Trigonometric substitution

  • Thread starter tony873004
  • Start date
  • #1
tony873004
Science Advisor
Gold Member
1,752
143
This is an example from the book. Evaluate [tex]
\int {\frac{{\sqrt {9 - x^2 } }}{{x^2 }}dx}
[/tex]

I understand all the steps that get me up to [tex] = - \cos \theta \, - \theta \, + C[/tex]

Then the book goes on to explain:
"Since this is an indefinate integral, we must return to the original variable x. This can be done either by using trig identities to express cot theta in terms of sin theta=x/3 or by drawing a diagram, as in Fig. 1, where theta is intrepreted as an angle of a right triangle. Since sin theta = x/3....."

Where does this x/3 come from? The steps that follow make sense, but how did we know to just pull an x/3 out of the air and start using it?


Applying this to a homework question [tex]\int_{}^{} {x^3 \sqrt {9 - x^2 } } dx[/tex] I come up with [tex]243\left( {\frac{{\cos ^5 \theta }}{5} - \frac{{\cos ^3 \theta }}{3}} \right) + C[/tex]

Now, switching it back to x, I'm going to guess that [tex]{\sqrt {9 - x^2 } }[/tex] becomes the adjacent side of my triangle, but for no good reason other than the example of the book pulled the sqrt() out of the original equation and did the same.

I just don't get this triangle stuff. The lecture didn't do it for me, and the book's explanation doesn't do it for me either >:-(

Homework Statement





Homework Equations





The Attempt at a Solution

 

Answers and Replies

  • #2
VietDao29
Homework Helper
1,424
3
This is an example from the book. Evaluate [tex]
\int {\frac{{\sqrt {9 - x^2 } }}{{x^2 }}dx}
[/tex]

I understand all the steps that get me up to [tex] = - \cos \theta \, - \theta \, + C[/tex]

Then the book goes on to explain:
"Since this is an indefinate integral, we must return to the original variable x. This can be done either by using trig identities to express cot theta in terms of sin theta=x/3 or by drawing a diagram, as in Fig. 1, where theta is intrepreted as an angle of a right triangle. Since sin theta = x/3....."

Where does this x/3 come from? The steps that follow make sense, but how did we know to just pull an x/3 out of the air and start using it?

Nope, in the early steps of the solution, the author used the substitution:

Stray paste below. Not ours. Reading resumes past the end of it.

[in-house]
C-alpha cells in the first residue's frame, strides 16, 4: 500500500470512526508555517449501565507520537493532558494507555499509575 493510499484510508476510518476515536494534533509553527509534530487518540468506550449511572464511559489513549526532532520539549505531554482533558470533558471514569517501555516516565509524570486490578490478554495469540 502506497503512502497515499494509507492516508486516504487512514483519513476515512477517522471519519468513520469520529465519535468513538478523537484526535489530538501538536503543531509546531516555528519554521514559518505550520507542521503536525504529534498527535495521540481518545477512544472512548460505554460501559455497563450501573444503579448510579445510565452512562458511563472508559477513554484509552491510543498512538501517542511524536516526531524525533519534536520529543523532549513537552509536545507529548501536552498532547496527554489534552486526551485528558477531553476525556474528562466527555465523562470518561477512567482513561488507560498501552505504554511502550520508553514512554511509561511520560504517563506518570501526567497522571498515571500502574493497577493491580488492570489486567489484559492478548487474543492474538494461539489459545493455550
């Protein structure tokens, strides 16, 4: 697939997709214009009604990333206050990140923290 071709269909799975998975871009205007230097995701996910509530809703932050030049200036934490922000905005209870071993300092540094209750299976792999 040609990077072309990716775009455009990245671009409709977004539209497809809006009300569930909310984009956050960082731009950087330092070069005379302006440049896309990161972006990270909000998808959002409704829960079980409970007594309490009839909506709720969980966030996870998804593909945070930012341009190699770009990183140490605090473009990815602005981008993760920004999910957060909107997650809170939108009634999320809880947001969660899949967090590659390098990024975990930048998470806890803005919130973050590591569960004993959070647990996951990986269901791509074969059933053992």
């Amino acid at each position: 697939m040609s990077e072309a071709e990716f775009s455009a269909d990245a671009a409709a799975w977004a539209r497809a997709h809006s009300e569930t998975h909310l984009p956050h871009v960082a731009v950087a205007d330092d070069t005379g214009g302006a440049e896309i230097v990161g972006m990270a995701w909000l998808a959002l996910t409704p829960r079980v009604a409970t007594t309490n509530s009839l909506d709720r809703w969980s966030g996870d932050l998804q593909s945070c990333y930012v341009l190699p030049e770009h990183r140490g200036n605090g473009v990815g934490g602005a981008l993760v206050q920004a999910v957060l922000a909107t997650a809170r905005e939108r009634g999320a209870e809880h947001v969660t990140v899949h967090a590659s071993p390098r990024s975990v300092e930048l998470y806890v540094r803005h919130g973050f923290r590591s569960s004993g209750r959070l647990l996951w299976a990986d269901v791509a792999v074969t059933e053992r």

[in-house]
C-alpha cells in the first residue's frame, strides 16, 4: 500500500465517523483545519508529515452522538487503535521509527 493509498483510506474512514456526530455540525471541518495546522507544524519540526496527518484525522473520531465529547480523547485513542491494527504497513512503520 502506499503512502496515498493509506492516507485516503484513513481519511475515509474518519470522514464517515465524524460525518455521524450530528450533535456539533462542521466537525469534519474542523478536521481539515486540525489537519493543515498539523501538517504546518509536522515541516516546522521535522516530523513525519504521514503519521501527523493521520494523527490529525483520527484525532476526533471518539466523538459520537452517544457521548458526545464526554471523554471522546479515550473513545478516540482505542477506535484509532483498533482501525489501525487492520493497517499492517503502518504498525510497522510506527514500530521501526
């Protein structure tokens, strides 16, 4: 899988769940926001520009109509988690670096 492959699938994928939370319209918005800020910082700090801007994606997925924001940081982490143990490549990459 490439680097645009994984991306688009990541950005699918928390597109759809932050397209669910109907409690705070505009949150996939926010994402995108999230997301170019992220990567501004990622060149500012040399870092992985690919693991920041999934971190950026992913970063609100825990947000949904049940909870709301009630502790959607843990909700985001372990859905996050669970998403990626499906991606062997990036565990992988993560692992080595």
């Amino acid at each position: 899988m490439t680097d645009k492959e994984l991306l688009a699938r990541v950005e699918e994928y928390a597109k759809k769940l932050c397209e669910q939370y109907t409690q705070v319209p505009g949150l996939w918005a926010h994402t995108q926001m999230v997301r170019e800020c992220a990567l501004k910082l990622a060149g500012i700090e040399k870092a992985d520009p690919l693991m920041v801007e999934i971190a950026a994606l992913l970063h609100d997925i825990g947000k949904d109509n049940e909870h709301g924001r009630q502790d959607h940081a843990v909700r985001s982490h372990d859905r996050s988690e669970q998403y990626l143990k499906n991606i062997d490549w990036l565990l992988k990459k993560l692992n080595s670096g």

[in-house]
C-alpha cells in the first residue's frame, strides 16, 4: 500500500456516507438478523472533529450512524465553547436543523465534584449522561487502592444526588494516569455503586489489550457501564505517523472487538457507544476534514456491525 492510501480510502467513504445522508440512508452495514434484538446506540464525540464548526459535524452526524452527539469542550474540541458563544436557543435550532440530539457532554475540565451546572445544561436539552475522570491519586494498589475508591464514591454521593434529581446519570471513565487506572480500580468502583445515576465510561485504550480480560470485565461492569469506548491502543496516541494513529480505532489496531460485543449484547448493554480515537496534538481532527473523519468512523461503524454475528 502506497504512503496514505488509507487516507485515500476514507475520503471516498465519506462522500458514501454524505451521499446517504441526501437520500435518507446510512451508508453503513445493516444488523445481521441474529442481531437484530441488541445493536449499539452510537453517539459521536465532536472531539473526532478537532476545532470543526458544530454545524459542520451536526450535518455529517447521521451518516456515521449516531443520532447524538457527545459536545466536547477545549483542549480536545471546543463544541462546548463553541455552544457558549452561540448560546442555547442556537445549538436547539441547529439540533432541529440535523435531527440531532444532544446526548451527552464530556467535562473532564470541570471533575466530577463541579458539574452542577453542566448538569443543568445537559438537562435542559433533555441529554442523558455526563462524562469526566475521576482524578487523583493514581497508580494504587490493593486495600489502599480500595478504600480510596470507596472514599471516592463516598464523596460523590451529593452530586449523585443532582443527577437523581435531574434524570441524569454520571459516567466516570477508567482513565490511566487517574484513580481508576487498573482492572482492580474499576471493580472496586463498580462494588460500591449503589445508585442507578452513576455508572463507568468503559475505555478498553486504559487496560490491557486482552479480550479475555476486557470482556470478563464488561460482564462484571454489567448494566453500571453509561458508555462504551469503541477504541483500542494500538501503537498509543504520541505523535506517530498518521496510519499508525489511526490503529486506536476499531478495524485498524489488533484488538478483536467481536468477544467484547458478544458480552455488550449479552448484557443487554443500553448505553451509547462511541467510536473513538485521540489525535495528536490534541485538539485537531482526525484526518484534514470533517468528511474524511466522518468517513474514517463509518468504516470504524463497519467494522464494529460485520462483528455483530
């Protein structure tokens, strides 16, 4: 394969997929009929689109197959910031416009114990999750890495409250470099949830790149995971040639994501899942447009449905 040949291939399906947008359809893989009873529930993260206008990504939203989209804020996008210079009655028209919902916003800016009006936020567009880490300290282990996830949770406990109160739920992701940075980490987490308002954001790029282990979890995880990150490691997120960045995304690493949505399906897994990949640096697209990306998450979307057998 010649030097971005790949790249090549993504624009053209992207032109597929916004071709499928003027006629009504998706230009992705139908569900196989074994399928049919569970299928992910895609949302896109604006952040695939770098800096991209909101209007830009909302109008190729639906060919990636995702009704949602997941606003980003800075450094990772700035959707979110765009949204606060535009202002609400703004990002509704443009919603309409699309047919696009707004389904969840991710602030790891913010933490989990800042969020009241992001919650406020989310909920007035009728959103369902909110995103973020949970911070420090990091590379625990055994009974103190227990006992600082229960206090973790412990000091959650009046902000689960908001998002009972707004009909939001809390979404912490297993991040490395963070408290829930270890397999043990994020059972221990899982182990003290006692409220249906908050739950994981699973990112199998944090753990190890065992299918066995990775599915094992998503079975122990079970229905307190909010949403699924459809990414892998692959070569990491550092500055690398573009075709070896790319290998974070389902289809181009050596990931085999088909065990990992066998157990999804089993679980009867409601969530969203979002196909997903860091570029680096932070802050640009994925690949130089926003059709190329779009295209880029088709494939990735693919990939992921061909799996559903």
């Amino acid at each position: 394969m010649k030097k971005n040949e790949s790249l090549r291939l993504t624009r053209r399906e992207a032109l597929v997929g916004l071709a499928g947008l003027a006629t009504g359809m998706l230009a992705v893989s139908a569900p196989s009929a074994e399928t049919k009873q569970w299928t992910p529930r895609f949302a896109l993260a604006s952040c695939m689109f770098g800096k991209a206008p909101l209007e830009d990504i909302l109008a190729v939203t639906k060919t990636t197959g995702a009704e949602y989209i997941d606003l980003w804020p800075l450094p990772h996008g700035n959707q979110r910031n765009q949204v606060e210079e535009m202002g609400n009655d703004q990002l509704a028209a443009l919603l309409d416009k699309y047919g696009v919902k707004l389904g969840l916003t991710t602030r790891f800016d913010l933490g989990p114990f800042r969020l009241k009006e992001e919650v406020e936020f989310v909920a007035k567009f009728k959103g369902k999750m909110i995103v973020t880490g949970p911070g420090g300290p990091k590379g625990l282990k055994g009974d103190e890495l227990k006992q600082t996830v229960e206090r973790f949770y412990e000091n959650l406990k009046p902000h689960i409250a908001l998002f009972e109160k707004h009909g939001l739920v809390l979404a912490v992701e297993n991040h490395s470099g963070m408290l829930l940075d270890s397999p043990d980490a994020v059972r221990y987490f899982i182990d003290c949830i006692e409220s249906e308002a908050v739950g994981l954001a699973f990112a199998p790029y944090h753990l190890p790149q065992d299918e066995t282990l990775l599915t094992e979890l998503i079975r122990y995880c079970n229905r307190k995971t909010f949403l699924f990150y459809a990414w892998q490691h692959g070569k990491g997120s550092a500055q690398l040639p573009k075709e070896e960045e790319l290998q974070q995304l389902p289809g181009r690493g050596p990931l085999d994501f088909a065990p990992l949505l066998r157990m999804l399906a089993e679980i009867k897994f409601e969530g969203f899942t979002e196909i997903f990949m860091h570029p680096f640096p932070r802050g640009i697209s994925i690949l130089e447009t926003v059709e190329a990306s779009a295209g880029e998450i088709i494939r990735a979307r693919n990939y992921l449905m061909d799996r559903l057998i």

[tex]x = 3 \sin \theta[/tex], so, rearrange it a bit, we'll have: [tex]\sin \theta = \frac{x}{3}[/tex]


Applying this to a homework question [tex]\int_{}^{} {x^3 \sqrt {9 - x^2 } } dx[/tex] I come up with [tex]243\left( {\frac{{\cos ^5 \theta }}{5} - \frac{{\cos ^3 \theta }}{3}} \right) + C[/tex]

Ok, so far, so good.

Now, switching it back to x, I'm going to guess that [tex]{\sqrt {9 - x^2 } }[/tex] becomes the adjacent side of my triangle, but for no good reason other than the example of the book pulled the sqrt() out of the original equation and did the same.

I just don't get this triangle stuff. The lecture didn't do it for me, and the book's explanation doesn't do it for me either >:-(

Well, no, you have:
[tex]3 \sin \theta = x, \quad \theta \in \left[ -\frac{\pi}{2} ; \ \frac{\pi}{2} \right][/tex]

[tex]\Rightarrow \sin \theta = \frac{x}{3}[/tex]

We'll now try to express cos(theta) in terms of x, since we have: [tex]\theta \in \left[ -\frac{\pi}{2} ; \ \frac{\pi}{2} \right][/tex], that means theta is in the first, and forth quadrant. So, it's cosine value will be positive.

Pythagorean Theorem states that: [tex]\cos ^ 2 \theta + \sin ^ 2 \theta = 1[/tex], so:

[tex]\Rightarrow \cos \theta = \sqrt{1 - \sin ^ 2 \theta} = \sqrt{1 - \frac{x ^ 2}{9}}[/tex].

Now, sub this to the expression above, and it's done.

Can you get it? Is it clear? :)
 
  • #3
HallsofIvy
Science Advisor
Homework Helper
41,847
965
You keep avoiding mentioning the original substitution: [itex]3 sin(\theta)= x[/itex] or [itex]sin(\theta)= x/3[/itex]!
You solution involves [itex]cos(\theta)[/itex]. In order to convert back to the original x, you need to figure out what [itex]cos(\theta)[/itex] is from knowing what [itex]sin(\theta)[/itex] is. Since sine is defined as "opposite side divided by hypotenuse", imagine (or better draw) a right triangle with "opposite side" of length x and "hypotenuse" of length three. You can use the Pythagorean theorem to find that the length of the "near side" is [itex]\sqrt{9- x^2}[/itex] and, since cosine is "near side divided by hypotenuse", [itex]cos(\theta)= \sqrt{9-x^2}/3[/itex] which could also be written [itex]\sqrt{1- x^2/9}[/itex].
 
  • #4
tony873004
Science Advisor
Gold Member
1,752
143
Thanks for the replies. It makes a lot more sense now :)
 

Related Threads on Trigonometric substitution

  • Last Post
Replies
4
Views
2K
  • Last Post
Replies
4
Views
1K
  • Last Post
Replies
9
Views
2K
  • Last Post
Replies
3
Views
1K
  • Last Post
Replies
3
Views
775
  • Last Post
Replies
1
Views
1K
  • Last Post
Replies
6
Views
1K
  • Last Post
Replies
0
Views
875
  • Last Post
Replies
2
Views
1K
  • Last Post
Replies
17
Views
2K
Top